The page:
Richard Armitage’s 5th Audie Nomination for Romeo & Juliet

Previous nominations were for David Copperfield (2017); Classic Love Poems (2016); Hamlet (2015); and Venetia (2010).

~ by Servetus on February 6, 2018.

14 Responses to “Richard Armitage’s 5th Audie Nomination for Romeo & Juliet”

  1. Wow. Four consecutive nominations. It kind of made me a little bit suspicious (I mean, I think RA is a top narrator, and well deserves any accolade, but surely there must be other narrators, too.) and I just looked into how the Audies are actually judged. (Not sure whether you already discussed this in a previous post?) Got a reply from AudioFileMagazine on Twitter with a link to a post. So the finalists are judged on quality, not revenues or popularity on Twitter… The criteria are actually quite sound. However, to take part in the competition, producers have to pay in order to submit their production – which limits the field somewhat. In that sense, I am wondering how representative such an award can actually be?


    • I don’t remember if I ever posted about it, but I did look this up when Classic Loves poems was nominated because I could not figure out why it was nominated. There’s an intermediate step, too, where the Audible editors have their own internal “awards” program and he “wins” those consistently as well. Audible clearly wants him to win and thinks he can or they wouldn’t keep up with this.

      In terms of representativeness, they’re the only game in town, really. They’re the Oscars of the audiobook world. If you win a narration award this is the one you want to win. But everyone knows that these competitions are not solely merit-based. I also think the perceived prestige or significance of the project is an important as the narrator in winning. (I correctly predicted the winner in his category last year iirc). This year my prediction is that Handmaid’s Tale will win.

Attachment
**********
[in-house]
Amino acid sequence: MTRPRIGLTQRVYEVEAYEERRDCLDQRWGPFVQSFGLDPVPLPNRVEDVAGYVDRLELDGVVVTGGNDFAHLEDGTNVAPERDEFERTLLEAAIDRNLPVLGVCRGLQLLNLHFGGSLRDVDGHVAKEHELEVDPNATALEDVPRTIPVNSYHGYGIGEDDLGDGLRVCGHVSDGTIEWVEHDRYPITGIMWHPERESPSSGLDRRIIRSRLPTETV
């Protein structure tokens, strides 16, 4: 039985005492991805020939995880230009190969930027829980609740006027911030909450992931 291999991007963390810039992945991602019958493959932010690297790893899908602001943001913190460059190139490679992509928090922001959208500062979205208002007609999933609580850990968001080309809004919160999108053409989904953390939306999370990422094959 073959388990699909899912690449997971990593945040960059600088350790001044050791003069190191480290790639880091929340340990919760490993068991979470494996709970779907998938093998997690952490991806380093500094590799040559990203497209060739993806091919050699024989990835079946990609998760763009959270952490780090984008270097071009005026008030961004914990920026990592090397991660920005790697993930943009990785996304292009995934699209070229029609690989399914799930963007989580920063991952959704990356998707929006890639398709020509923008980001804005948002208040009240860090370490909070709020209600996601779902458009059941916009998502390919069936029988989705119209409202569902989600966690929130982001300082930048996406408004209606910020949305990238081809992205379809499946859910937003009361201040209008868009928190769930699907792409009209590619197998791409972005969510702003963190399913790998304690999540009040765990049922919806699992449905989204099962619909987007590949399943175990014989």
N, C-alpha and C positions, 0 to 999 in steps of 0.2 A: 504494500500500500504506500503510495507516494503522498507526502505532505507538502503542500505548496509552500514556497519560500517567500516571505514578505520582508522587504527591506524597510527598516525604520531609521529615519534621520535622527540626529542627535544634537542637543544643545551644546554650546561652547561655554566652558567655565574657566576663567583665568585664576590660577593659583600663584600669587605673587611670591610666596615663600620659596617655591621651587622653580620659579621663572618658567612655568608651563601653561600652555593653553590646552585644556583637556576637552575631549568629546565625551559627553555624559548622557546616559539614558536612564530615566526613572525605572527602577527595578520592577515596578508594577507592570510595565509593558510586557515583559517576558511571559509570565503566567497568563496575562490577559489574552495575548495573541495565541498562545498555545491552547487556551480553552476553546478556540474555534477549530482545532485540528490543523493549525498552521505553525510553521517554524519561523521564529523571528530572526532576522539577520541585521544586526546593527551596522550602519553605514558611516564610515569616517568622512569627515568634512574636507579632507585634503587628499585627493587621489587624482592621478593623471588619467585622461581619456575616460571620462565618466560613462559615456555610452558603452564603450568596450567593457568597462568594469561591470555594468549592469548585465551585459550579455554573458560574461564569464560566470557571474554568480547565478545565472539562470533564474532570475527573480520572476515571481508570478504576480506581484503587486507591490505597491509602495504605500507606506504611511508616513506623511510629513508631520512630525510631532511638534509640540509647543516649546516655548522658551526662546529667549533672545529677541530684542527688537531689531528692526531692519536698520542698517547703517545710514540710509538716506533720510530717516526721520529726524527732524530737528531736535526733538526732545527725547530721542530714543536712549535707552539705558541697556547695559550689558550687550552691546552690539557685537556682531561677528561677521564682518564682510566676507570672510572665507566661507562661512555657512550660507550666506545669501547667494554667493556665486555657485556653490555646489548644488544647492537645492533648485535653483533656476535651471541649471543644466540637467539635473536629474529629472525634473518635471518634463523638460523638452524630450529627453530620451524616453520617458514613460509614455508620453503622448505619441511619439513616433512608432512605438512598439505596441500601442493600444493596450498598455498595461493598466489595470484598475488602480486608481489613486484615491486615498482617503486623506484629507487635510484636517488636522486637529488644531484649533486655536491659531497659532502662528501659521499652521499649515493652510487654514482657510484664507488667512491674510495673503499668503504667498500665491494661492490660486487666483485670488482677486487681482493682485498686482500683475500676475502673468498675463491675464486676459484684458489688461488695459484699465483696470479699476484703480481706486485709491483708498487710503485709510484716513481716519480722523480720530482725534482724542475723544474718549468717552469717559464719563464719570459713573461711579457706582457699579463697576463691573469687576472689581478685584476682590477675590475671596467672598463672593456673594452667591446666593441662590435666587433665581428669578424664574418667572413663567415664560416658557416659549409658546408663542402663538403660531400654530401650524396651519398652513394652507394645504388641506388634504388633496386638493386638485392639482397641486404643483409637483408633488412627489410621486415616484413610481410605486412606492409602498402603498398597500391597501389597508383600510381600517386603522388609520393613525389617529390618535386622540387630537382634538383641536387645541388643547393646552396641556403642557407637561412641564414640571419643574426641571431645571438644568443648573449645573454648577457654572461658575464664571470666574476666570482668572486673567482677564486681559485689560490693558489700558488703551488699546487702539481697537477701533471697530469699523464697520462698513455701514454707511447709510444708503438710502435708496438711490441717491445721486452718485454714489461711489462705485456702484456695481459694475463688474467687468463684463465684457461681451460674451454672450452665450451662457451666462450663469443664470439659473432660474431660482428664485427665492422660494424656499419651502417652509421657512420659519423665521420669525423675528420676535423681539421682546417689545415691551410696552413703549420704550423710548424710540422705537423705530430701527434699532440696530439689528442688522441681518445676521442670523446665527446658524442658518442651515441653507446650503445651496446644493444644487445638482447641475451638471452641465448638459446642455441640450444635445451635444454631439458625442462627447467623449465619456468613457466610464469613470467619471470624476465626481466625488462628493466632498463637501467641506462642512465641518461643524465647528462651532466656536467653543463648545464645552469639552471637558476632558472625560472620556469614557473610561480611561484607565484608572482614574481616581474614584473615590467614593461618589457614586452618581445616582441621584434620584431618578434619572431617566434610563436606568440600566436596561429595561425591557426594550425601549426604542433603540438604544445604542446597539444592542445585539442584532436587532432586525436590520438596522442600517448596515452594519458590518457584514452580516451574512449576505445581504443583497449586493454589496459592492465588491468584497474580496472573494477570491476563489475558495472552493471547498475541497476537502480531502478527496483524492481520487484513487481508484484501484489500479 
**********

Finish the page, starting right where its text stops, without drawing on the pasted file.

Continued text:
Liked by 1 person

      • Audible is definitely pushing him. No complaint, of course.
        I didn’t realise that the Audies are the Oscars of the audio book scene. Fair enough. And good on all the finalists. That sounds prestigious. (Although I still find any competition that requires the exchange of money slightly dubious. It’s not quite a level playing field.)
        As for the winners this year, no idea. I am not an audio book listener, but judging on the basis of the general exposure that A Handmaid’s Tale has received on the back of the Netflix series, I believe you could be right.


        • That’s pretty standard practice in a lot of very prestigious competitions. Pulitzer Prize has an entry fee, so does the National Book Awards, iirc, the Jewish Book Awards have one, too, and those are just three I remember. Otherwise they’d be so flooded with entries they’d never be able to judge.

          Liked by 1 person

        • I was just looking at the Man Booker — only publishers can submit entries, the number they can submit is limited based on various criteria, and they have to submit 8 copies of each book. So that’s a kind of unofficial entry fee right there.

          Liked by 1 person

    • oh — the other thing is that Audible is the big name in the publishing game and that has to play a role. I think people take their stuff more seriously. Like — although Venetia is my favorite of the Heyer narrations, I don’t know that it’s necessarily better than the others. Naxos (for whom he originally did those titles) is a huge name in early music recording but not in audibooks.

      Liked by 2 people

      • That could well be. Audible certainly has the money to attract big names for their audio projects, too, so they naturally hog a lot of the spotlight.


  2. I am excited about this. Richard unequivocally, 100% deserves this. It WAS a wonderful read.


    • I haven’t listened to it. (shrugs) I’m glad he’s nominated but frankly, IMO both Handmaid’s Tale and Nevertheless She Persisted have better chances of winning.


  3. […] was Armitage’s fifth nom and Hewson’s […]


  4. […] In 2018, Armitage won his first Audie (along with David Hewson) after being nominated in 2010, 2015, 2016 and 2017. […]


  5. […] Armitage was nominated in 2019 (when he won two awards), 2018 (when he won his first), 2017, 2016, 2015, and 2010 (years when he did not win). […]


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